My family and I are refinishing our deck. We live in area with wild weather so, even though it called for a week of sun, immediately after finishing sanding our deck (to a very beautiful underneath) it got drenched from rain. It took 5 people 3 days of sanding to finish it. Please, please don't tell me we have to do it again. I have read many things about wood pores and finish that won't stick.

Is this rain going to affect anything? Or can we let it dry for a day or so and proceed with staining?

  • How'd it turn out if you didn't re-sand? I keep reading this advice to re-sand after rain, but it doesn't make sense to me. Commented Jun 2, 2017 at 21:12

4 Answers 4


Prep is always the most important step. Make sure the wood is dry. It shouldn't make too much of a difference that it rained after you sanded it down as long as it still has pores to absorb the stain.

I always recommend placing a large tarp over the area so that if it does rain, you don't have to worry too much about your work.


Old decks get slippery when from organic material and worse with wax based sealers. Then there is the cosmetic blemish of aging with black stains from slow drying areas. Stain looks great but slows down the drying out process which aggravates spots where water collects whereas as unfinished dries the quickest but turns grey from UV.

Appearance will vary greatly with porosity and density of wood. I find staining to be a short term solution with accumulating stain over the years required due to UV effects. Pressurized water removal is slow but regarding your question ... adhesion after a days of sun drying is not a problem. Pigment fading under UV is a problem as is black fungal growth, which I presume took many man-days of sanding.

Stain beefs.

Stain also makes the surface hotter for bare feet. My preference is unfinished which turns stays grey and can be restored every few years by bleach or better pool chlorine dissolved in water applied with a roller on a broom stock then a stiff floor brush and rinse with a hose. Chlorine will evaporate in a day or so and wood will look as good as new with very little surface wood removed. This removes any black, green or other stains and makes sanding unnecessary unless you have slivers. It is also 5x faster than sanding. It will turn grey quickly and stay that way, dry faster and be cool under the hot sun.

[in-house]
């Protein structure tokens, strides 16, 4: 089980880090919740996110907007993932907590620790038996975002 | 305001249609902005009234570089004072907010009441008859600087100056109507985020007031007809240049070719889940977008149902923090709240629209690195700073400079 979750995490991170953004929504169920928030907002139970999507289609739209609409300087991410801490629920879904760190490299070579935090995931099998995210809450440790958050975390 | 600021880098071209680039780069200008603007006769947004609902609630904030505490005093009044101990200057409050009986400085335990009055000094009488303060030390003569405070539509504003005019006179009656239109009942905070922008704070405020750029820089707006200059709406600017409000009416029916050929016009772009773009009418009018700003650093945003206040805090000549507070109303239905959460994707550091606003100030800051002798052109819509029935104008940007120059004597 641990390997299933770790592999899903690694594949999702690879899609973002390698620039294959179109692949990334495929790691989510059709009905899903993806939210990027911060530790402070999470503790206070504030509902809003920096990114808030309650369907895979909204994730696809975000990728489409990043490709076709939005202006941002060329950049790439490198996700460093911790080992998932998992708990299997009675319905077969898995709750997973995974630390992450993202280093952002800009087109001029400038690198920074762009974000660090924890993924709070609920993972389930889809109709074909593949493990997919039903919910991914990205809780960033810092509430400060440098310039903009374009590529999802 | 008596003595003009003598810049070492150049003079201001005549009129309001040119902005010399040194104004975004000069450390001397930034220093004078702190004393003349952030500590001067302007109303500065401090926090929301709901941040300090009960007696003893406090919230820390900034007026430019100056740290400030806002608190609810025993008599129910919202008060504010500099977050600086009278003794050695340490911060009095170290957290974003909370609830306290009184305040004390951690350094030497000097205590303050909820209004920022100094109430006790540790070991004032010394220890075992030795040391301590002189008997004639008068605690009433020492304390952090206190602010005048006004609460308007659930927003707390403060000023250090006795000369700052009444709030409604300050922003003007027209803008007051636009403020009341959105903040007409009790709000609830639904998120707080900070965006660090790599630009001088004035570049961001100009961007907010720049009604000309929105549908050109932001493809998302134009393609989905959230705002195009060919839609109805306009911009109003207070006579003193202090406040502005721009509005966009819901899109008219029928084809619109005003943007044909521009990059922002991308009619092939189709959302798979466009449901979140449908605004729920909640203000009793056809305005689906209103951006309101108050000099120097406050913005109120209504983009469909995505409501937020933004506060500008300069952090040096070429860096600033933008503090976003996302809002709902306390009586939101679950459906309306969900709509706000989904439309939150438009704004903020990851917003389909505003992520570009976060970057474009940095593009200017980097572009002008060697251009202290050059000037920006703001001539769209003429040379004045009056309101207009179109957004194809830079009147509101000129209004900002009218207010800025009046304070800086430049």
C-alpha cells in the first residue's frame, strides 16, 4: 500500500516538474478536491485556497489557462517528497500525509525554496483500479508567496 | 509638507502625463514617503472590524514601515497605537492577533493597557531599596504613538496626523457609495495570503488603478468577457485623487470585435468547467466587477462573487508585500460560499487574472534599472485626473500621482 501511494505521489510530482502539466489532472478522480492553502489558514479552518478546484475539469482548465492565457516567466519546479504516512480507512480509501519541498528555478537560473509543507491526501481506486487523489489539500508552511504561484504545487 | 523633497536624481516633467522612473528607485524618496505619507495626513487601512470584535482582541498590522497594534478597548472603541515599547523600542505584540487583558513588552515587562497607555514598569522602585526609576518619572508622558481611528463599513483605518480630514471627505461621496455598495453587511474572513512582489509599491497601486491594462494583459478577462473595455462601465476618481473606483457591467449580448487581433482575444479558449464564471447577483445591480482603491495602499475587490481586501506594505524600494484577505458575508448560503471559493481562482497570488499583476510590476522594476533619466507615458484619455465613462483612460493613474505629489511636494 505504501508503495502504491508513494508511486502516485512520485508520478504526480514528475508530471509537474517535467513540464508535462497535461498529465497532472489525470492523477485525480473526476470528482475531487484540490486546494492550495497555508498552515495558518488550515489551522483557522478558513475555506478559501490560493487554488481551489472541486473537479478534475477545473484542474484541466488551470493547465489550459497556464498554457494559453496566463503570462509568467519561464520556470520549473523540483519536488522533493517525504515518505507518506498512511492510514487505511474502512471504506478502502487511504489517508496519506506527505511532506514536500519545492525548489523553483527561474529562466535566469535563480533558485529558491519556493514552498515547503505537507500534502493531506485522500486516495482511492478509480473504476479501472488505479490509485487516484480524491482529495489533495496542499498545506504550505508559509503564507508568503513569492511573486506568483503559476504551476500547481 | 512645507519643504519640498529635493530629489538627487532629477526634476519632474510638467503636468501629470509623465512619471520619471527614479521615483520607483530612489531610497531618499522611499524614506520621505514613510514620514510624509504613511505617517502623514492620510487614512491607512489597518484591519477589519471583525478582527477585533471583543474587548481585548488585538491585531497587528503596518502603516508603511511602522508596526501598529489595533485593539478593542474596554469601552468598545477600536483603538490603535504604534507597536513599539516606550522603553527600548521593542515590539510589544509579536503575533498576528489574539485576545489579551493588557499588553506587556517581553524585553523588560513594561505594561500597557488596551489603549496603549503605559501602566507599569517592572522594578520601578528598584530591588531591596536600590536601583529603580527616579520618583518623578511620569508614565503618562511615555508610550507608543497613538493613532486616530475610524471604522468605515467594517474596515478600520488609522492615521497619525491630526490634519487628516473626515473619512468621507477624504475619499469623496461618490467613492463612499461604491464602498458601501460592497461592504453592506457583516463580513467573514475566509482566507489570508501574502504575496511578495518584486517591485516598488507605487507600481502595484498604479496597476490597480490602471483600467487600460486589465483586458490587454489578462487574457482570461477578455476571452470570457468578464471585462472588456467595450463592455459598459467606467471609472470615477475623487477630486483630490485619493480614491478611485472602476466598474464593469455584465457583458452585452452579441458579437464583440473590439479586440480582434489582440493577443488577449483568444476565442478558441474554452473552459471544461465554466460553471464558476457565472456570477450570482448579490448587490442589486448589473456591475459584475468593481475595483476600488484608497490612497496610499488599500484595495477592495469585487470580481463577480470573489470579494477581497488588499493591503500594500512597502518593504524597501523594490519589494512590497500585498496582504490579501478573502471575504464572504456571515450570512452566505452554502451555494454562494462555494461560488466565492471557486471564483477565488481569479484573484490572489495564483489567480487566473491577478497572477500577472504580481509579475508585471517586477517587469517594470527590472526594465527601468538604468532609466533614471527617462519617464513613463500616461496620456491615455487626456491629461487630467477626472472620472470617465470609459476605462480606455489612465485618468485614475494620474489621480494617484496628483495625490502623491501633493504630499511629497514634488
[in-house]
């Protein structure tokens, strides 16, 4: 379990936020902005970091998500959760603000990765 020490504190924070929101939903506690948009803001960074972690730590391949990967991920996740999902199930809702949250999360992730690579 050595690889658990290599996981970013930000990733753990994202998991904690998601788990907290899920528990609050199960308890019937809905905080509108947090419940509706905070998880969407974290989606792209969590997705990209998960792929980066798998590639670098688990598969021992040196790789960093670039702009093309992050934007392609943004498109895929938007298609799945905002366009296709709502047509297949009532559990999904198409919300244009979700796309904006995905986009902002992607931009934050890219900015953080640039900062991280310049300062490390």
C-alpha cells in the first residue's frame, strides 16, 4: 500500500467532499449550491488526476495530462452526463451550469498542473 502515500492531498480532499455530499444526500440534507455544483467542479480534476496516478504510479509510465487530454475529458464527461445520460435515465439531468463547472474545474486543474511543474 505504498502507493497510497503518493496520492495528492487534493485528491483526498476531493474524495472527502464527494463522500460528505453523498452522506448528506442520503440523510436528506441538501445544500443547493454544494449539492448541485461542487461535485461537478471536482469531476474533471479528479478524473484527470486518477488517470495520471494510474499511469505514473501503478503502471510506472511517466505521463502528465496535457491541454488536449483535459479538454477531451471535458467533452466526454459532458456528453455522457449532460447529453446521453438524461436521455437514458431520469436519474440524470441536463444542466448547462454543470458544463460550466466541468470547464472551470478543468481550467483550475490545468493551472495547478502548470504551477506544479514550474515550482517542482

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I doubt this will help you now seeing as its been over a year but I would say that every product I've ever used says "apply to clean dry surface" or something to that effect, even water borne stuff. Which is to say that you'll get the best penetration and adhesion with wood that's perfectly dry.

If you're using a product that has a staining effect you'll get areas that repel the stain more than others and it will look blotchy. To be safe I would suggest letting it dry as thoroughly as you can (tarp it, put heaters/fans to it, whatever you can manage) then lightly sand again as the moisture will have raised the grain. Once you've prepped, apply your finish and keep it dry for as long as the manufacturer recommends you stay of it, usually 24 hours.

Good luck!


yes. if a water based stain or an aniline dye, let the wood dry for a couple of days and stain as you wish. if its an oil based stain, let it dry for four days or so before you apply the stain. then apply your topcoat after the stain manufacturers indicated drying time.

FYI, the rain will have opened up more of the pores in the wood once it dries out, so you will actually get a better depth of penetration than you otherwise would have.

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